Photo by Tony Webster, Flickr CC

Every year the FBI releases its Uniform Crime Report (UCR), an annual collection of crimes reported to local police agencies across the United States.  When the FBI released the 2016 report last year, it was missing many key tables, spurring a letter from criminologists asking that Jeff Sessions and the FBI director, Christopher A. Ray, release the report in its complete form (as it had been in previous years). Although the FBI claims that the trimming of the report was planned for many years, other reports suggest that this may not be the case. So what exactly is missing from the UCR and why does it matter to social science research?

The 2016 UCR is missing tables from the Supplementary Homicide Reports (SHR), which include data on homicide victims’ relationships to perpetrators and other situational circumstances of homicides. Without these data, researchers — like those studying intimate partner and family violence — will be unable to track these aspects of homicides over time. In the past, researchers used the SHRs to examine how declining marriage rates, increased access to domestic violence services, and the improved economic standing of women contributed to a sizable decrease in spousal homicide from the 1970s to the 1990s. Others used the SHRs to examine the geography of interpersonal homicide, indicating that rural residents may be more susceptible to intimate partner and familial homicides than residents of metropolitan areas.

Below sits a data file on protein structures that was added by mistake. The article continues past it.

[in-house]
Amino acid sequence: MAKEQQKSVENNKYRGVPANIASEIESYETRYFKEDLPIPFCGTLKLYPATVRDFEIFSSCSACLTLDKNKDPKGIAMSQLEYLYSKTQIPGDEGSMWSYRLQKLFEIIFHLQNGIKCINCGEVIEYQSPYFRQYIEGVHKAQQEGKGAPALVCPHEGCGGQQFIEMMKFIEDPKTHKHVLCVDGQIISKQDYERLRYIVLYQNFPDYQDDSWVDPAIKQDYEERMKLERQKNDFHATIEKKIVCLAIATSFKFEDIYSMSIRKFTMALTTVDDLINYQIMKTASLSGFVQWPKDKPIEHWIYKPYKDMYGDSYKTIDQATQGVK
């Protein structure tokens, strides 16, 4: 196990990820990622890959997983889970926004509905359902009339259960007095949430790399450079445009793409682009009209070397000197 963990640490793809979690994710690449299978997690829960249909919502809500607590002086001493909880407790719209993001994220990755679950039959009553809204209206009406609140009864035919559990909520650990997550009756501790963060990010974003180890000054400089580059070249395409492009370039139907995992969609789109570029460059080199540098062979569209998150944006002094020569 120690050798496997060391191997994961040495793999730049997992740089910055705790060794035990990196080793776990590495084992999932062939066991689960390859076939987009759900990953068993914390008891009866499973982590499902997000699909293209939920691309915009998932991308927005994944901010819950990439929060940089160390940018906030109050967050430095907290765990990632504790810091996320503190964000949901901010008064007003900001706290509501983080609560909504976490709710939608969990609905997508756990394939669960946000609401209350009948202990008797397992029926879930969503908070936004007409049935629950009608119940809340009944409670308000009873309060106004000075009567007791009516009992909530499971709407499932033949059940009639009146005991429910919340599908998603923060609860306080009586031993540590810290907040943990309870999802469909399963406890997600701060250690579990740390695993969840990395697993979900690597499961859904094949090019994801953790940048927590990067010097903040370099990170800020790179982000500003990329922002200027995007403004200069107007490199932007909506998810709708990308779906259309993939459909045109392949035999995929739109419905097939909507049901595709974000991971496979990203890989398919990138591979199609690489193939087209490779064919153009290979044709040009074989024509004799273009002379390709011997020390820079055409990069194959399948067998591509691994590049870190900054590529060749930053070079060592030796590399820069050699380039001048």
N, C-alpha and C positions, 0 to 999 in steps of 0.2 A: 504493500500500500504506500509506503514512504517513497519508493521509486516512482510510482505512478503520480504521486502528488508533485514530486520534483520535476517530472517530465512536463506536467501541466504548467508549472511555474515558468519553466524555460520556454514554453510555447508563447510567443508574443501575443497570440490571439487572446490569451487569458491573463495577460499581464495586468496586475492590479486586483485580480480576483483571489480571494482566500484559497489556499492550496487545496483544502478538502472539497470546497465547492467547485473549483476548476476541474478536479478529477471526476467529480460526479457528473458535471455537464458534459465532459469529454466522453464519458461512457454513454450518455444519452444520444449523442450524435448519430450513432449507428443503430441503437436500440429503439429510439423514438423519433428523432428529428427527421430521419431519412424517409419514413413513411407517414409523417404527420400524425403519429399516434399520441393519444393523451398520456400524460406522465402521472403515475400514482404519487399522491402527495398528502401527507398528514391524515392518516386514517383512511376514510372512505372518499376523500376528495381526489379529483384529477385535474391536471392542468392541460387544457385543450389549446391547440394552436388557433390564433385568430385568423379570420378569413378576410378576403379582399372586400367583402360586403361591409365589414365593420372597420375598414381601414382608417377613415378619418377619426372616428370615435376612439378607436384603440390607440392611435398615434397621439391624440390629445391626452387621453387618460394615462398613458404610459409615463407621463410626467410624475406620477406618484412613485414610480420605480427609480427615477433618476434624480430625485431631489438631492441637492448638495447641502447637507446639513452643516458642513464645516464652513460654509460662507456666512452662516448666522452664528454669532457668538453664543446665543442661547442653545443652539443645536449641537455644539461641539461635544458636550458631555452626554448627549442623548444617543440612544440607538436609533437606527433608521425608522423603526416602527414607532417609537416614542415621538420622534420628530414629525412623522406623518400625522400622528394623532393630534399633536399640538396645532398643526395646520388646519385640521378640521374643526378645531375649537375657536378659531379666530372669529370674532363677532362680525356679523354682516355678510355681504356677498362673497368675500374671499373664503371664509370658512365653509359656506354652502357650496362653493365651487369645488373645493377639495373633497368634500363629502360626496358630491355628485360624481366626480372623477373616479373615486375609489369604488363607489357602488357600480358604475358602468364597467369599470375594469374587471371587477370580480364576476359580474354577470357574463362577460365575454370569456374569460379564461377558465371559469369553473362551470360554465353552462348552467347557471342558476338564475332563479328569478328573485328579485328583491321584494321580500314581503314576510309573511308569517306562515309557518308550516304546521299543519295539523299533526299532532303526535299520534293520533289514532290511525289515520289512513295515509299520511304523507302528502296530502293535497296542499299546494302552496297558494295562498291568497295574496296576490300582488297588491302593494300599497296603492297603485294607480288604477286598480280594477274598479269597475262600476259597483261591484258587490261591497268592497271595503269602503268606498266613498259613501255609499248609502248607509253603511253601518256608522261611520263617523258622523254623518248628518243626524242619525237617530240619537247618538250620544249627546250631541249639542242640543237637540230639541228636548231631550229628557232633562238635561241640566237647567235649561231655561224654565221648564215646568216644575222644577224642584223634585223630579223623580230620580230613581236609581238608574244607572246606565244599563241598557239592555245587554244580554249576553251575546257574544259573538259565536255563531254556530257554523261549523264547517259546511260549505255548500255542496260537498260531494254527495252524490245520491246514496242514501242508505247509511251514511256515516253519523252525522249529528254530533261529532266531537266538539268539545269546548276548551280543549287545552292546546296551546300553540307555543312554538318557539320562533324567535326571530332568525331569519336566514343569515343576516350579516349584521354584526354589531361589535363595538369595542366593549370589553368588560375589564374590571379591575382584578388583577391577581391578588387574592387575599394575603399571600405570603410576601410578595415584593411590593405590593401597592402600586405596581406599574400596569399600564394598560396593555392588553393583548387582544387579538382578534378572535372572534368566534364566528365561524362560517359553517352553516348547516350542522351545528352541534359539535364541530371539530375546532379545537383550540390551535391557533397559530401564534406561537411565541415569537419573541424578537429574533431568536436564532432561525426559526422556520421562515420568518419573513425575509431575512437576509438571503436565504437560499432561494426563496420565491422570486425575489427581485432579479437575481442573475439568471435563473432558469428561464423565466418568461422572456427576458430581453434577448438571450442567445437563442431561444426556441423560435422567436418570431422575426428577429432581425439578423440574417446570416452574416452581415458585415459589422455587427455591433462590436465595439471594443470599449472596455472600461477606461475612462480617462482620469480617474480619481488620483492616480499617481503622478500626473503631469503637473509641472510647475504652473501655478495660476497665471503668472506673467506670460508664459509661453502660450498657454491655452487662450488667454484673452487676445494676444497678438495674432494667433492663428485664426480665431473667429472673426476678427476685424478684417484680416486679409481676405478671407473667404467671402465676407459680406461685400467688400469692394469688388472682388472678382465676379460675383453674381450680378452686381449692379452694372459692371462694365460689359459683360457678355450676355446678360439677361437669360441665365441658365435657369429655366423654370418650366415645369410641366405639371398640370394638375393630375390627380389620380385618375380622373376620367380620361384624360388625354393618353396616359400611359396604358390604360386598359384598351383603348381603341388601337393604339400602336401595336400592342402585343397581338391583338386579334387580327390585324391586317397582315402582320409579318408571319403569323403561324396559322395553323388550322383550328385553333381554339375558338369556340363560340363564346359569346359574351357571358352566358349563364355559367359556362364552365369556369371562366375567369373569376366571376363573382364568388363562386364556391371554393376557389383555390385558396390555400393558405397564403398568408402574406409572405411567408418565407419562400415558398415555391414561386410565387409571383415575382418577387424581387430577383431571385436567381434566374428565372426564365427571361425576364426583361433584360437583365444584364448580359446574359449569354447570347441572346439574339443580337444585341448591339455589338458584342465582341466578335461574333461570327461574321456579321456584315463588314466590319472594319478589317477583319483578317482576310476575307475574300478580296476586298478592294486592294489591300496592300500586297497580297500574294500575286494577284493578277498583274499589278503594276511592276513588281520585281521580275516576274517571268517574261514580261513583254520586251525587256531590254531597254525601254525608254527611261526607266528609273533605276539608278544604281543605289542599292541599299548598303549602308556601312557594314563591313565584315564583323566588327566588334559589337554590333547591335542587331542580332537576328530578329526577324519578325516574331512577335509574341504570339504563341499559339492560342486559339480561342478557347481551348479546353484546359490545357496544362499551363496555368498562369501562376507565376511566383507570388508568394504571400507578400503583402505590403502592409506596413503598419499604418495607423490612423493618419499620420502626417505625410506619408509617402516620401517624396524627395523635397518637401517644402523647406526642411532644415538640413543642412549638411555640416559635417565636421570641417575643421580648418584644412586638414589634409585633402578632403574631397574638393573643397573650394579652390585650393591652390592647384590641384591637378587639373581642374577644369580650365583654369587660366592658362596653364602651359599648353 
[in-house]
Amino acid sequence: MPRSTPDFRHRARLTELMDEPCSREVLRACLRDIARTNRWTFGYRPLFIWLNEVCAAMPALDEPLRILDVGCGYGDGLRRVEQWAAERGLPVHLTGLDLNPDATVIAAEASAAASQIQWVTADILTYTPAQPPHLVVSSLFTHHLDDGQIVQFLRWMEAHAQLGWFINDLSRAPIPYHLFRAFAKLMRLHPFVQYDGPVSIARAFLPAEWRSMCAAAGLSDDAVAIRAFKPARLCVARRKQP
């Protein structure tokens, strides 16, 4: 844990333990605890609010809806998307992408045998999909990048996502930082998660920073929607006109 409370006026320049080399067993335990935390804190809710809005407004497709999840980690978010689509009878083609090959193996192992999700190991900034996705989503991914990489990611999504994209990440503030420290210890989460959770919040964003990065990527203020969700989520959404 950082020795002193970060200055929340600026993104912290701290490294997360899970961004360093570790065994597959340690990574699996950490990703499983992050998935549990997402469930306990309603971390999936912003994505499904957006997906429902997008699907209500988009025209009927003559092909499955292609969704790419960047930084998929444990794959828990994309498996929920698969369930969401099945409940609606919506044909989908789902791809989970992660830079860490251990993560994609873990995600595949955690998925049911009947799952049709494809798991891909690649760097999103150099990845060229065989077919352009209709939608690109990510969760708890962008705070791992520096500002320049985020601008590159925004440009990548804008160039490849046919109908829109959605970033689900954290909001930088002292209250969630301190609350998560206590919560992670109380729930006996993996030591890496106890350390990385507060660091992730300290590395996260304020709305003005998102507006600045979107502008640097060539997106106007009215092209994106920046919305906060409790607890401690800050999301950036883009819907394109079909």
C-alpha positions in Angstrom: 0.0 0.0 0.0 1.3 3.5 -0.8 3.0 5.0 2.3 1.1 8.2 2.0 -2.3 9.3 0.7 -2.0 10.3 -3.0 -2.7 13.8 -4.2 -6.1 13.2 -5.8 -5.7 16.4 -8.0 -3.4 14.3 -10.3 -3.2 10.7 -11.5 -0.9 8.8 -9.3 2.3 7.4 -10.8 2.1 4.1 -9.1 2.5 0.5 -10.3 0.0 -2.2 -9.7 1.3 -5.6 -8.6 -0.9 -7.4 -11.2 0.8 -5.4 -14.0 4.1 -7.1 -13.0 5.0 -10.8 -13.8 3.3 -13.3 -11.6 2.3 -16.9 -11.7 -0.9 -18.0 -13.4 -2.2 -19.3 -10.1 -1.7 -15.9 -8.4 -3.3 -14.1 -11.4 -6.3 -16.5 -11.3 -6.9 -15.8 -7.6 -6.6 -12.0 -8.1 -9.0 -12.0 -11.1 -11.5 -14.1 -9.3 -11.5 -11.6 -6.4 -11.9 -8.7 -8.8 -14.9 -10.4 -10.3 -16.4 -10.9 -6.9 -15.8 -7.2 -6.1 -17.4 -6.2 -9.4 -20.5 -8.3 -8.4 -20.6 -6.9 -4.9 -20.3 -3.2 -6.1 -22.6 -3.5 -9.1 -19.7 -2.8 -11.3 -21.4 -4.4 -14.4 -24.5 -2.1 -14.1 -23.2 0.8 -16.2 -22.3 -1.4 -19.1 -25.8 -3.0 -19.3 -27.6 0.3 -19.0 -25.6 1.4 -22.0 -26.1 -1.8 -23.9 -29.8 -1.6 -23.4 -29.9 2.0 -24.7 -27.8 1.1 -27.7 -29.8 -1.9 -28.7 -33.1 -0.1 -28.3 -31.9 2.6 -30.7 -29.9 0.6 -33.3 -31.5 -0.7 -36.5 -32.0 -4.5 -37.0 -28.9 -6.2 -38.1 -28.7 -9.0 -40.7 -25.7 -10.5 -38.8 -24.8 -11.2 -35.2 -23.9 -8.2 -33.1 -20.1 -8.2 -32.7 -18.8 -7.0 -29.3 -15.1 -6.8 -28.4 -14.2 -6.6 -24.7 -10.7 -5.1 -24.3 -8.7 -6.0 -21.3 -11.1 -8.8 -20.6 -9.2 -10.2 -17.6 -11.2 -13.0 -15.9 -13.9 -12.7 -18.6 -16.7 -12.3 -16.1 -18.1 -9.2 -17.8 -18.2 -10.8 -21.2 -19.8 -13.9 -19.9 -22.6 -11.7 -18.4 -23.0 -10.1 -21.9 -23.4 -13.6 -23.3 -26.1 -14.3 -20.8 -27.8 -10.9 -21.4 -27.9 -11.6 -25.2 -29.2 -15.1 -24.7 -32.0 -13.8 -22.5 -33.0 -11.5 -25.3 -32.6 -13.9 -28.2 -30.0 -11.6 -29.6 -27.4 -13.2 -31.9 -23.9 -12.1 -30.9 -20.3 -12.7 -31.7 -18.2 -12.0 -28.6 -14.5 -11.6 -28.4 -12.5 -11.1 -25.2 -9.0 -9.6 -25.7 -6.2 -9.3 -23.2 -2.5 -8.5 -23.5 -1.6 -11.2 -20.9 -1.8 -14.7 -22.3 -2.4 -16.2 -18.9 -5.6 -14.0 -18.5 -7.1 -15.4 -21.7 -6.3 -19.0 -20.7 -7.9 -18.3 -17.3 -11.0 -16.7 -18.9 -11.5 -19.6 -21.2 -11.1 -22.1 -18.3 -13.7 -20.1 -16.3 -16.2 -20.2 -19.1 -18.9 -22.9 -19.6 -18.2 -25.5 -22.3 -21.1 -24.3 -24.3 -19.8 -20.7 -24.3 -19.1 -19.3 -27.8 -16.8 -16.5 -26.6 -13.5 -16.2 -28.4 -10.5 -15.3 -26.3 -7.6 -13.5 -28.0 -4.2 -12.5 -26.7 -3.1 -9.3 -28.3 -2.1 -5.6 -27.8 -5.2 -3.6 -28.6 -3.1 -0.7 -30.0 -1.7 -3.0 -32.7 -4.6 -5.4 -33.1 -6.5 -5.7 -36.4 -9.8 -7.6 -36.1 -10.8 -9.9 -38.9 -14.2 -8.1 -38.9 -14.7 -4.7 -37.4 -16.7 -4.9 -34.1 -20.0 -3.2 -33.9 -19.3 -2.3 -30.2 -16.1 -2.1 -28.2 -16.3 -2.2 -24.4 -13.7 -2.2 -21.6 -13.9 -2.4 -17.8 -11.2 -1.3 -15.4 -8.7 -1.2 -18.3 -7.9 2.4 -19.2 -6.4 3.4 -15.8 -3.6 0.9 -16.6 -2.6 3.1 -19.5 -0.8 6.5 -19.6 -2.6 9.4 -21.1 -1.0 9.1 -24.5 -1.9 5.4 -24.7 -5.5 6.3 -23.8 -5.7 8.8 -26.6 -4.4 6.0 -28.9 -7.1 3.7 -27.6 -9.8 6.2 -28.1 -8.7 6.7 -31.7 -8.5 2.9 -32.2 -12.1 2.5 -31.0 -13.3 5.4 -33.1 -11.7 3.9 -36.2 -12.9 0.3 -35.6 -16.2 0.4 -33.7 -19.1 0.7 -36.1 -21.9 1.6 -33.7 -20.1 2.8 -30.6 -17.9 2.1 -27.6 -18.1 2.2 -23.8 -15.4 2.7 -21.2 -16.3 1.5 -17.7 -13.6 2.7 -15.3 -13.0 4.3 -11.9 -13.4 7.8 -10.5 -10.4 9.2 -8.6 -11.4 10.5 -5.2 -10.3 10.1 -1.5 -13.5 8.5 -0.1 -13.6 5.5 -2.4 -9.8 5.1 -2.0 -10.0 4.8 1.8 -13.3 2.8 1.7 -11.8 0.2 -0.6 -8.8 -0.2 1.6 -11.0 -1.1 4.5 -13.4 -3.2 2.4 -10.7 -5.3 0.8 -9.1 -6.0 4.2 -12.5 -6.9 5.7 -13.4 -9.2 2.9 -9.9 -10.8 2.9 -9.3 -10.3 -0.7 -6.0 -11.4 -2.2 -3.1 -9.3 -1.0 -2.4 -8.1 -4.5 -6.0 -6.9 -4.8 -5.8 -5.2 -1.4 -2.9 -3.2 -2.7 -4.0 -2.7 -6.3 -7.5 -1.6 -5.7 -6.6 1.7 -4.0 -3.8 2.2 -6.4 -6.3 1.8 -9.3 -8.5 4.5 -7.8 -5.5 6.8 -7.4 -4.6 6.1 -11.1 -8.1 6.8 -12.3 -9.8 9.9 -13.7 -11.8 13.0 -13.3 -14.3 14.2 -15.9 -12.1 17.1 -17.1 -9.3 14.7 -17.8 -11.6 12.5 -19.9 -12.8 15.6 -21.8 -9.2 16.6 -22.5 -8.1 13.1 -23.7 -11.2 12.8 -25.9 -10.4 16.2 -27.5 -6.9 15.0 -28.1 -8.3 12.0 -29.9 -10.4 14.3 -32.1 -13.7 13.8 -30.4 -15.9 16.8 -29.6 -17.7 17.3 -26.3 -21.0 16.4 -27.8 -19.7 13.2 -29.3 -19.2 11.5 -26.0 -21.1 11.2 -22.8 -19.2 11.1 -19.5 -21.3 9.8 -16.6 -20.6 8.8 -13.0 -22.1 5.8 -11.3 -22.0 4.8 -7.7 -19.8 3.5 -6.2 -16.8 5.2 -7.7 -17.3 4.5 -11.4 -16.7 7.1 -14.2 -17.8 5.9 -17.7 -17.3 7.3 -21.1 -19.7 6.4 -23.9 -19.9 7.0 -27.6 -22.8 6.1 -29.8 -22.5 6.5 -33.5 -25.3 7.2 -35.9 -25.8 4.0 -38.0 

Like many other national databases, the Supplemental Homicide Reports suffer from some data quality issues. One study finds that data establishing the relationship between a victim and perpetrator in the SHRs may be particularly unreliable. While this may suggest that dropping some tables from the UCR may have been a strategic move by the FBI, most studies of the SHR data quality call for more efficient and effective data collection prior to compiling an SHR, as well as better variable measurement by the SHR, rather than complete dismissal of the reports.

Beyond homicide data, which also includes gang and drug-related homicides, the 2016 Uniform Crime Report is missing many additional tables. One of these is drug arrests by specific drug types, including synthetic opioids or heroin. This is a particularly surprising omission considering the opioid epidemic is a major policy concern for the Trump administration. The recent call to action by criminologists appears to have been successful — FBI Director Wray indicated at a December House Judiciary Committee hearing (see 3:28:35 for Wray’s statement) that the FBI now plans to republish the UCR with all of the missing tables included. This is good news for social scientists, who argue that we cannot have effective policies on social issues such as crime and drug use without the data that drive these critical decisions.